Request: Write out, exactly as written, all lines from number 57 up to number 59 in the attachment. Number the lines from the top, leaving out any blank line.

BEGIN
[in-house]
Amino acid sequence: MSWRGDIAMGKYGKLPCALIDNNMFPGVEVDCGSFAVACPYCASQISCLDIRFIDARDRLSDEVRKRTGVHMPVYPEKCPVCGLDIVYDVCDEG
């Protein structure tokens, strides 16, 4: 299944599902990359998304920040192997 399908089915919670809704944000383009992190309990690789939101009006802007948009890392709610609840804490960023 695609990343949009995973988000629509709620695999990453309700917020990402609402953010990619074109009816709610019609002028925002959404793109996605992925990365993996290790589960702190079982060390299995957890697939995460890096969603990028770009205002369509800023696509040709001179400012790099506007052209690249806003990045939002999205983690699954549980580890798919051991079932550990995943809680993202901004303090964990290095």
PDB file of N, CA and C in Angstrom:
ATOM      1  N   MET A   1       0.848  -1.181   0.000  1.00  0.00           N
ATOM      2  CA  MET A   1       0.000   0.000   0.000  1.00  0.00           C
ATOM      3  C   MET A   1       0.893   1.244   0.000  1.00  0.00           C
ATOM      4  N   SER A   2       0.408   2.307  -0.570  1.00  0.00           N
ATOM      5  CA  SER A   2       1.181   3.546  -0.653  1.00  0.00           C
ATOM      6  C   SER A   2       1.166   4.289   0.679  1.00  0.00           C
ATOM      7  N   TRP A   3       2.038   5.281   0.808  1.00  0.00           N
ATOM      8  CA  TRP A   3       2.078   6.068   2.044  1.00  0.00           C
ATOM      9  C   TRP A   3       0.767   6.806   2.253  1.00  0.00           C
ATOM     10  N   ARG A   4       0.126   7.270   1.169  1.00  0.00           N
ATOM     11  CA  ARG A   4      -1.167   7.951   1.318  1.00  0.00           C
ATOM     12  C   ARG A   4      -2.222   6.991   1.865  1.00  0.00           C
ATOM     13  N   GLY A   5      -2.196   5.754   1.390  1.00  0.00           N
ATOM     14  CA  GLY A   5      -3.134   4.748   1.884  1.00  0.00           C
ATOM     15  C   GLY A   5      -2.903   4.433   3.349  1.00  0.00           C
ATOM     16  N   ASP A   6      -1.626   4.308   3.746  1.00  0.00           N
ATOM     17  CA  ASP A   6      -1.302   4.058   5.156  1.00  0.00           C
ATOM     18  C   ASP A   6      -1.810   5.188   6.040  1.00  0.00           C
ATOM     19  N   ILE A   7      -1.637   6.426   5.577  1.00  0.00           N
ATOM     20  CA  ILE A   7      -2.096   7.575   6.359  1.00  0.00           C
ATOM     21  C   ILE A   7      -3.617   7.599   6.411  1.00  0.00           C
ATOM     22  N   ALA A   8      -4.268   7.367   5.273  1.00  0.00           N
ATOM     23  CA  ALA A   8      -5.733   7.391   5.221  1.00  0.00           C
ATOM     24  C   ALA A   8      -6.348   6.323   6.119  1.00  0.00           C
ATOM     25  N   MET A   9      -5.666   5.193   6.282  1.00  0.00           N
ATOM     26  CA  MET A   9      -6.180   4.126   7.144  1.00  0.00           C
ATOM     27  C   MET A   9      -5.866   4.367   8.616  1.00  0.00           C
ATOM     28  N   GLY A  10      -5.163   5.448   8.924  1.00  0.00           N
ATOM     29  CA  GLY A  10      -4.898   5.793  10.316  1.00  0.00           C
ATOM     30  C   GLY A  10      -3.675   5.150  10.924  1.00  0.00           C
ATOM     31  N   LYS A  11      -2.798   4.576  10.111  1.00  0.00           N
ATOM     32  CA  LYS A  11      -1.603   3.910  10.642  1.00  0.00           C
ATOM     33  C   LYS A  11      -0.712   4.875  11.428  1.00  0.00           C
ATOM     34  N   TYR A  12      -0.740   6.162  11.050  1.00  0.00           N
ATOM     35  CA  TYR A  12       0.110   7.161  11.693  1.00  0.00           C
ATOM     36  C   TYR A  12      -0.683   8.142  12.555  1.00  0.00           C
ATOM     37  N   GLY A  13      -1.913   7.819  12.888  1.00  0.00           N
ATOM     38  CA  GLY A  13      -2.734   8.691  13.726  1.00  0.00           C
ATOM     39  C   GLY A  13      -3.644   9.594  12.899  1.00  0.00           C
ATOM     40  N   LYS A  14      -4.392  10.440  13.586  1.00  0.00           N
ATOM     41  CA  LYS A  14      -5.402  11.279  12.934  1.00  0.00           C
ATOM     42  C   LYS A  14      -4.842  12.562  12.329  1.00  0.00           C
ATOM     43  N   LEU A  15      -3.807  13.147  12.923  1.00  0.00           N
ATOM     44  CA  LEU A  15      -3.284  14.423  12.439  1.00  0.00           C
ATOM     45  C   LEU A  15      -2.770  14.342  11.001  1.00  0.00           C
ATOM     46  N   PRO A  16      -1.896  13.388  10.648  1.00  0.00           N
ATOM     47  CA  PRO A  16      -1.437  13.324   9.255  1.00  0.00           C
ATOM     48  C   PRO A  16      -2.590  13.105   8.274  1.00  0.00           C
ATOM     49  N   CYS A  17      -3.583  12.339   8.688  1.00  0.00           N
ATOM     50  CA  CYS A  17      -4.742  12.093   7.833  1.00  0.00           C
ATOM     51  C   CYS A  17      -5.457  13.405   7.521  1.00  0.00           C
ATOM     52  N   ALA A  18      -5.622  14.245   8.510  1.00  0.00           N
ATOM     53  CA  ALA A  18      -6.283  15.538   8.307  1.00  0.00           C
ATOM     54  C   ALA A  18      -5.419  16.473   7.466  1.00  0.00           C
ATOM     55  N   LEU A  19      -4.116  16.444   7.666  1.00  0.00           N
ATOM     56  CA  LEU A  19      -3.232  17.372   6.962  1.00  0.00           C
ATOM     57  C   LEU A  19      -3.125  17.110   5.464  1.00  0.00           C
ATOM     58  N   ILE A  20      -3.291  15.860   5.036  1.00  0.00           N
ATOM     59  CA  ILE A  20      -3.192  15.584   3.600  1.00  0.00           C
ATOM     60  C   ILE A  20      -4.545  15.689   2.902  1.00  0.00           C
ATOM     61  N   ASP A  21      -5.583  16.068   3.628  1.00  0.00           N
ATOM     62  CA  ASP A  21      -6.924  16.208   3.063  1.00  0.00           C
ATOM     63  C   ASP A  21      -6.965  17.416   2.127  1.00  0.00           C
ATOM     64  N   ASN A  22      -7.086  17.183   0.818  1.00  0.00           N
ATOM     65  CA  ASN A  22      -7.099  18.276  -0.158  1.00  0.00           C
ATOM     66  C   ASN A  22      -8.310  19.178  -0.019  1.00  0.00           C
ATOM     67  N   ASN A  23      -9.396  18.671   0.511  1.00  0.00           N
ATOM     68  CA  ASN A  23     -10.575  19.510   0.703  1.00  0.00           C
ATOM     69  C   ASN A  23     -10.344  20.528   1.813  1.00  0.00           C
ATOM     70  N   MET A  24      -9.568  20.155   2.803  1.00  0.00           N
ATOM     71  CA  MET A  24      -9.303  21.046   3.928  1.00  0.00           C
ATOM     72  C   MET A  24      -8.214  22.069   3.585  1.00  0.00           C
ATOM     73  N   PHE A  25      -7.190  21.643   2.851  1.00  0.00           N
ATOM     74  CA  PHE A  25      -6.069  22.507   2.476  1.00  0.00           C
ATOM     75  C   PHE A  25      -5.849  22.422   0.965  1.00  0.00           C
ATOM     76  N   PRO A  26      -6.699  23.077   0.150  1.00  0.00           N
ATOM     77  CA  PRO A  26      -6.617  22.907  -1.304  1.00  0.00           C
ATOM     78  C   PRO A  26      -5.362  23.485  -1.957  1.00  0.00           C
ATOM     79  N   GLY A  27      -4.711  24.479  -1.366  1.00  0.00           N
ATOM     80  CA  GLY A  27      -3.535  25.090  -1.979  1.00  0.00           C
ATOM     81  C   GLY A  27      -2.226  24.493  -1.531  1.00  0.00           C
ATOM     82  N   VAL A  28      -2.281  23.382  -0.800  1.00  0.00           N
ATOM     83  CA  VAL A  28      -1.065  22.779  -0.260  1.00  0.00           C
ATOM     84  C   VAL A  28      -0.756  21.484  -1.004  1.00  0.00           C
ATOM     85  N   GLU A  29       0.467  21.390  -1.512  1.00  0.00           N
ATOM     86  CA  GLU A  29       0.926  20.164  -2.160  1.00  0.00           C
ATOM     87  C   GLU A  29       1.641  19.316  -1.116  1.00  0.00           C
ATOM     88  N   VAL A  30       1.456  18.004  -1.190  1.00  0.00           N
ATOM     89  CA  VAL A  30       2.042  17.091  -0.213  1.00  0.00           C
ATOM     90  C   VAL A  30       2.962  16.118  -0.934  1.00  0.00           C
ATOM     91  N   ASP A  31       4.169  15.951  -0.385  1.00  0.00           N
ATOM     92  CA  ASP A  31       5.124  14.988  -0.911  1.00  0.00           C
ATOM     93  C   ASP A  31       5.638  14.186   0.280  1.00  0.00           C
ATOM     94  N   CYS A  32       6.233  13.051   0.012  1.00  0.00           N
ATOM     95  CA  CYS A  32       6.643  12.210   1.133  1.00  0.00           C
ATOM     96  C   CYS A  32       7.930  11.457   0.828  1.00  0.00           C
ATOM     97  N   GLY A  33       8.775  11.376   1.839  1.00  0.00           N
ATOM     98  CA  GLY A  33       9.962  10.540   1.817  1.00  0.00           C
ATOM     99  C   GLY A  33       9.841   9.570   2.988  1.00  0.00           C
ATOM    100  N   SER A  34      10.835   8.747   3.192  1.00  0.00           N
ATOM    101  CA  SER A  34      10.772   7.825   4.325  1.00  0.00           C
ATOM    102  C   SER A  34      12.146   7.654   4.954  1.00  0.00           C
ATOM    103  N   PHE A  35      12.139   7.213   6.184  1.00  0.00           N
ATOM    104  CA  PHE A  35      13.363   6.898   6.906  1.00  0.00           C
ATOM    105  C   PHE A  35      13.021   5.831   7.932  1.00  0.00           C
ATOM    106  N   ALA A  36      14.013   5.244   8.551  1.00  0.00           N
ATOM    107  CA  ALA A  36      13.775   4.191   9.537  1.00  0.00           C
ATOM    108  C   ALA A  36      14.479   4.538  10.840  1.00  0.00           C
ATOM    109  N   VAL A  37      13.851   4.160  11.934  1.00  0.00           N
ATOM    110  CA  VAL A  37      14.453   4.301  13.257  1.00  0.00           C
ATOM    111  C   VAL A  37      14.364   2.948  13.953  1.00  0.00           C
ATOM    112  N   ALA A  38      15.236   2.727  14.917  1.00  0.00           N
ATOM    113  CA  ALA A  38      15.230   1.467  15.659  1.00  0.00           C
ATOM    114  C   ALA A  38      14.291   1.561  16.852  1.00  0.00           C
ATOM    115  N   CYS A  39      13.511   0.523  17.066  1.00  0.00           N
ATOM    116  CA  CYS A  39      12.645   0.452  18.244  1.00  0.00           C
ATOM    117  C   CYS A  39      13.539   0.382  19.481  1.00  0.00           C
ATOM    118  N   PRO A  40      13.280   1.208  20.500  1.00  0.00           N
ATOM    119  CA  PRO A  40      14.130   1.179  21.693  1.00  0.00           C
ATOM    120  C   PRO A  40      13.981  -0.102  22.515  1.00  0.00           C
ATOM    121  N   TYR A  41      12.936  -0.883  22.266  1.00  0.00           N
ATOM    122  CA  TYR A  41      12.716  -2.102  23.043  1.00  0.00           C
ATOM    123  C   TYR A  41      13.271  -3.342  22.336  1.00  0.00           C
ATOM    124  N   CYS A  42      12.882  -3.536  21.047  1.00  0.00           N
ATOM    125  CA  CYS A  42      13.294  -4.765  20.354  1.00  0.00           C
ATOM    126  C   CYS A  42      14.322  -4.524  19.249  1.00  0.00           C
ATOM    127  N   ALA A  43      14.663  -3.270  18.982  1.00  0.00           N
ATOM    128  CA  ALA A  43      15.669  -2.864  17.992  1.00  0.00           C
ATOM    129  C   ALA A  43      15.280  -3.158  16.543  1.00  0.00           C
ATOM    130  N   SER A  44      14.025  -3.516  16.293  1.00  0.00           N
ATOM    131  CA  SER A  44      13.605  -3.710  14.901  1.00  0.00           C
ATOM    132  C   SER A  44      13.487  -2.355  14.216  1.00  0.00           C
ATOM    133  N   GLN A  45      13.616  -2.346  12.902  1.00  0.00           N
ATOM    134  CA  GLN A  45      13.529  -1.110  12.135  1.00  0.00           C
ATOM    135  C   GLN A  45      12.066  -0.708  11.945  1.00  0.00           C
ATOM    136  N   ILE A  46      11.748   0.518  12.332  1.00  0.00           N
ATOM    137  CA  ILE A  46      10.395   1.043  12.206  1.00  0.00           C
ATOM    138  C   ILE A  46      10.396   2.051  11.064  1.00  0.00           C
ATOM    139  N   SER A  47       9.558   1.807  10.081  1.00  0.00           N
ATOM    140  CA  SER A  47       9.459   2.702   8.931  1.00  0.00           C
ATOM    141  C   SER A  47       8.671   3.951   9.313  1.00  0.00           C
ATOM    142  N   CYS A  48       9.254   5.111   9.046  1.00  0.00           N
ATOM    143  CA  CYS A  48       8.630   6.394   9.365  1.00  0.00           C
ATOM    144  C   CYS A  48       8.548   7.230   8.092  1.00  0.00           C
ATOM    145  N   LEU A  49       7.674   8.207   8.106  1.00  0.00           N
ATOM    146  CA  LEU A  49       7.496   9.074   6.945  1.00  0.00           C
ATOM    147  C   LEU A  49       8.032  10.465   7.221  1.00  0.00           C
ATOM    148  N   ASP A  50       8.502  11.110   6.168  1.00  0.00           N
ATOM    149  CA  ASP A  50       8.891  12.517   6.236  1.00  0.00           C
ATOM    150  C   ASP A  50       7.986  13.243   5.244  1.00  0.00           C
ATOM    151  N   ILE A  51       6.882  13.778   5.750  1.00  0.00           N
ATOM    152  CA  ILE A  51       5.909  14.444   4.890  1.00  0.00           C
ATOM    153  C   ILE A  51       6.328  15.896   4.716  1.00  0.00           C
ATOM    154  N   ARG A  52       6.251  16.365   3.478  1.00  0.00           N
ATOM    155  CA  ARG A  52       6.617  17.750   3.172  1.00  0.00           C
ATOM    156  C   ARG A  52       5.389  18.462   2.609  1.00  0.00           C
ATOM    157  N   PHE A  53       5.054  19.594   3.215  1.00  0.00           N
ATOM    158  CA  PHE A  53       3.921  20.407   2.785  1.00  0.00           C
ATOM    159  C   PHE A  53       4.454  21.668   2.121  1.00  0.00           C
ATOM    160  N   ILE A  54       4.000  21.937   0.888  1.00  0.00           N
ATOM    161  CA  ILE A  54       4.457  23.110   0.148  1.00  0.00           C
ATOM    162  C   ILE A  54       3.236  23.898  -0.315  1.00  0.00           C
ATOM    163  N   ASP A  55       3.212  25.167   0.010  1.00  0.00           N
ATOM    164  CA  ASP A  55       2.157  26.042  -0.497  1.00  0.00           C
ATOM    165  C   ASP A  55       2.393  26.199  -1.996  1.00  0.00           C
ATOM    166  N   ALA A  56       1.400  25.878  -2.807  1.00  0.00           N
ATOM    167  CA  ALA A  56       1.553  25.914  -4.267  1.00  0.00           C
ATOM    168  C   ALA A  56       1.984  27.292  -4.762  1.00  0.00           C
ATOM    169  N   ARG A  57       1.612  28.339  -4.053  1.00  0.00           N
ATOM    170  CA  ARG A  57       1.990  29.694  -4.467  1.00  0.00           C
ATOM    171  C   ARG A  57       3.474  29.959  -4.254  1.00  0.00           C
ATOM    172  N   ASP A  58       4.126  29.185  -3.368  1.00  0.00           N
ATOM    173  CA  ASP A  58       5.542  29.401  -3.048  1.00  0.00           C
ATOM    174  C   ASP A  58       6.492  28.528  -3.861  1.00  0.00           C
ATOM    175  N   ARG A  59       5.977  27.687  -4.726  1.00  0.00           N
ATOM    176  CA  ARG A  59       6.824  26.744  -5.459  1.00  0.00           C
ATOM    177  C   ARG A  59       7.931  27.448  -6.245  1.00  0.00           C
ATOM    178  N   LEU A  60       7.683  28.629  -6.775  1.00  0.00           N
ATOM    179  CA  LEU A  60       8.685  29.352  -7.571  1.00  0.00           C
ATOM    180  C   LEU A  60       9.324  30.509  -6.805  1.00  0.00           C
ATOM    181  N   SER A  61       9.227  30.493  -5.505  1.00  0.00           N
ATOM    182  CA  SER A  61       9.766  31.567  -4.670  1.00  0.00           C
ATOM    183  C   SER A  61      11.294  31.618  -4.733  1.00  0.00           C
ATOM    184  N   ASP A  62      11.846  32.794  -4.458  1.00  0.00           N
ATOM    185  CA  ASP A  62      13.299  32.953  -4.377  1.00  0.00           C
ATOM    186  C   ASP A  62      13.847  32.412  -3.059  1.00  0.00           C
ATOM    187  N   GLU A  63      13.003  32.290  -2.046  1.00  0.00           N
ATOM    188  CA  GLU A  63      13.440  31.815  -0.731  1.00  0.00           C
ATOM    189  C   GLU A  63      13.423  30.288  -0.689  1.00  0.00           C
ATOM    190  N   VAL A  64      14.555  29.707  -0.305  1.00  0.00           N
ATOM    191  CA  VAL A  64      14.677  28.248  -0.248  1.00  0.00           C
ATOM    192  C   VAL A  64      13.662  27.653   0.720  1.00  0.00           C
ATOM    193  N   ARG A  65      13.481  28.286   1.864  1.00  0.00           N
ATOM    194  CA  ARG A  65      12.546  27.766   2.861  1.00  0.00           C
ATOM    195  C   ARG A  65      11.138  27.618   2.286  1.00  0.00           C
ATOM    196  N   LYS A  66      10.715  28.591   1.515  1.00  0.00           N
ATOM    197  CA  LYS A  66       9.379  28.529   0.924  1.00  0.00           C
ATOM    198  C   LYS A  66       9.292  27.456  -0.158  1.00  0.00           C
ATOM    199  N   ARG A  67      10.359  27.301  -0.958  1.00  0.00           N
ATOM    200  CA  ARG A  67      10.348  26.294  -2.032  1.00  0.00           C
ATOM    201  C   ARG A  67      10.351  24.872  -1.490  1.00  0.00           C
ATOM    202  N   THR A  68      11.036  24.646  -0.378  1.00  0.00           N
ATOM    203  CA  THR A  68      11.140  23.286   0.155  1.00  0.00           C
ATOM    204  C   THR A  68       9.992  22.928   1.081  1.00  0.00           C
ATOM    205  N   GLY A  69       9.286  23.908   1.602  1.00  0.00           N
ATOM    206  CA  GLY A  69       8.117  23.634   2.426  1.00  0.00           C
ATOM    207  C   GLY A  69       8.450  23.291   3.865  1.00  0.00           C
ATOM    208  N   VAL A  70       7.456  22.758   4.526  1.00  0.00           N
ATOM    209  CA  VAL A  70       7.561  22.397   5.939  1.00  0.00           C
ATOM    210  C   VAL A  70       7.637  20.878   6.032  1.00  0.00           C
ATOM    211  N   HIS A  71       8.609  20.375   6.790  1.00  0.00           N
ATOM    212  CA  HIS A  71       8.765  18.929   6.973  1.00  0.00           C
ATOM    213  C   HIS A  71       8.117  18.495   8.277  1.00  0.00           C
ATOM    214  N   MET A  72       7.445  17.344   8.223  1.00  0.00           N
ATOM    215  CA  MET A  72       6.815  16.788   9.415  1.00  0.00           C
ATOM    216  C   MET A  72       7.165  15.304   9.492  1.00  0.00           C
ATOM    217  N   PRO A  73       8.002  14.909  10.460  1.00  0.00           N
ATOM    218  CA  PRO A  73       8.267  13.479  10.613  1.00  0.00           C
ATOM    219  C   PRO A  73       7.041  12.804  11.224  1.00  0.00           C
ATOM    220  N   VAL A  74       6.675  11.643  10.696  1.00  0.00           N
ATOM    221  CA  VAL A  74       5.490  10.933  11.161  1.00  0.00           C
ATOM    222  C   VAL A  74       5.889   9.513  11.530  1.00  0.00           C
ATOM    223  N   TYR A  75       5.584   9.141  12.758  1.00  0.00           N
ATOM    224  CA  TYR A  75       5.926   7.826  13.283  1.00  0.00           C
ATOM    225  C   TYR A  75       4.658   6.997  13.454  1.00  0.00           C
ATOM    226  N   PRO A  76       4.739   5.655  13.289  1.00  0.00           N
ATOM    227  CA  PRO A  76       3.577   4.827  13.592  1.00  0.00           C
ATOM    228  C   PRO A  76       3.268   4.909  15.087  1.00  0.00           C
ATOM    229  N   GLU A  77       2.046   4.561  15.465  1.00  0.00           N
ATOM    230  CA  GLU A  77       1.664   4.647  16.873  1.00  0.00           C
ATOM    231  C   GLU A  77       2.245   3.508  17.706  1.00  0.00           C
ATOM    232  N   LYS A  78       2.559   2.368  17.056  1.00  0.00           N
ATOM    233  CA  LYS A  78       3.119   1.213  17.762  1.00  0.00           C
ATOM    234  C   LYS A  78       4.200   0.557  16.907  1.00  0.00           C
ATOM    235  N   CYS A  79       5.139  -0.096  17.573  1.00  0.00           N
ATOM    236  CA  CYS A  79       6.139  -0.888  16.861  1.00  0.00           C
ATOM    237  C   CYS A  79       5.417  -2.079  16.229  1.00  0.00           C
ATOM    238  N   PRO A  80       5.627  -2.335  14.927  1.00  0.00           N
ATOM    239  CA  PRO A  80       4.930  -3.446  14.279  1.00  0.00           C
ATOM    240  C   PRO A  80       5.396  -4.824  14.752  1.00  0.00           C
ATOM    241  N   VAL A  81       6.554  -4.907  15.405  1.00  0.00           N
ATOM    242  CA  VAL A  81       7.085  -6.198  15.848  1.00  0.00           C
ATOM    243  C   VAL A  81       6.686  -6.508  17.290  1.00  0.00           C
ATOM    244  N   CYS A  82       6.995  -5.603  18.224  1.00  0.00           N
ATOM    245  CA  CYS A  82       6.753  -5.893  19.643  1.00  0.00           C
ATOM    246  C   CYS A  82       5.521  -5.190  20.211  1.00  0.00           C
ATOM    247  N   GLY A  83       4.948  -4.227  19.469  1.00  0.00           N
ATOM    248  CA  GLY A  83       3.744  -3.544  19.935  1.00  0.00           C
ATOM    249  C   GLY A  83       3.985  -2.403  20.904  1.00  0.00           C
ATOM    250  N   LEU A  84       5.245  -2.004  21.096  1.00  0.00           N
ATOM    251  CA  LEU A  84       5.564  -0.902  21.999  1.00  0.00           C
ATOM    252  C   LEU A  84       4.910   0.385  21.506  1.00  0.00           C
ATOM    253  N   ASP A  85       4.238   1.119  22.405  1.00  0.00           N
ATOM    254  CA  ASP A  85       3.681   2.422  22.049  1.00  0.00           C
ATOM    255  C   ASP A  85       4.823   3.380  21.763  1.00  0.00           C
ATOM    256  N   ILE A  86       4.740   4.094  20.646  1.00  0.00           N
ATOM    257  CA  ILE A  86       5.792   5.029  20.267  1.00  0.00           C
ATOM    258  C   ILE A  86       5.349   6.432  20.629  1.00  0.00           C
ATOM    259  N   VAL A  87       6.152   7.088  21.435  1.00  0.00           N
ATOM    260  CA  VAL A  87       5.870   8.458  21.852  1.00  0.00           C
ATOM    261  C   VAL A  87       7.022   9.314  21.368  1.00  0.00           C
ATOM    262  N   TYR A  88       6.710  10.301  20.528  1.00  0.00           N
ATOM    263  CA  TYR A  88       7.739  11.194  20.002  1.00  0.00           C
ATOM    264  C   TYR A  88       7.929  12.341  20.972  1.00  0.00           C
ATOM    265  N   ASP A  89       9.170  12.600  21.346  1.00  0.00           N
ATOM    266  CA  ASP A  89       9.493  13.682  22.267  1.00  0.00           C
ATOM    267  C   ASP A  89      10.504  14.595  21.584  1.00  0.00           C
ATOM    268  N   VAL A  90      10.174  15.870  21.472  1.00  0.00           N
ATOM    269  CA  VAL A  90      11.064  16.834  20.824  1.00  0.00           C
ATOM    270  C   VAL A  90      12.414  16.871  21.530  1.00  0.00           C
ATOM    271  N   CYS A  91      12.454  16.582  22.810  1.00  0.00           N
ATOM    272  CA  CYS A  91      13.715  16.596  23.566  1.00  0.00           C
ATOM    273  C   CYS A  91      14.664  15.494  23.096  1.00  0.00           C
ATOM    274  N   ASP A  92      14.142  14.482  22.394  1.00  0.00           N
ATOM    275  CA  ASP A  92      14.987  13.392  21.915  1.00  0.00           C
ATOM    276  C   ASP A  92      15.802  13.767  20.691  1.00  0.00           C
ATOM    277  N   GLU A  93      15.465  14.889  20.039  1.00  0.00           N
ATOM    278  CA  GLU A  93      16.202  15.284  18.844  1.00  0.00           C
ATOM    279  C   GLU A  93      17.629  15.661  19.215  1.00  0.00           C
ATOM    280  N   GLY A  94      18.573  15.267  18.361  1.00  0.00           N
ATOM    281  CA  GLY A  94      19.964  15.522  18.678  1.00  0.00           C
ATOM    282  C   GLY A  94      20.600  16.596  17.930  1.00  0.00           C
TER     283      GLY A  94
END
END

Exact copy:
ATOM     53  CA  ALA A  18      -6.283  15.538   8.307  1.00  0.00           C
ATOM     54  C   ALA A  18      -5.419  16.473   7.466  1.00  0.00           C
ATOM     55  N   LEU A  19      -4.116  16.444   7.666  1.00  0.00           N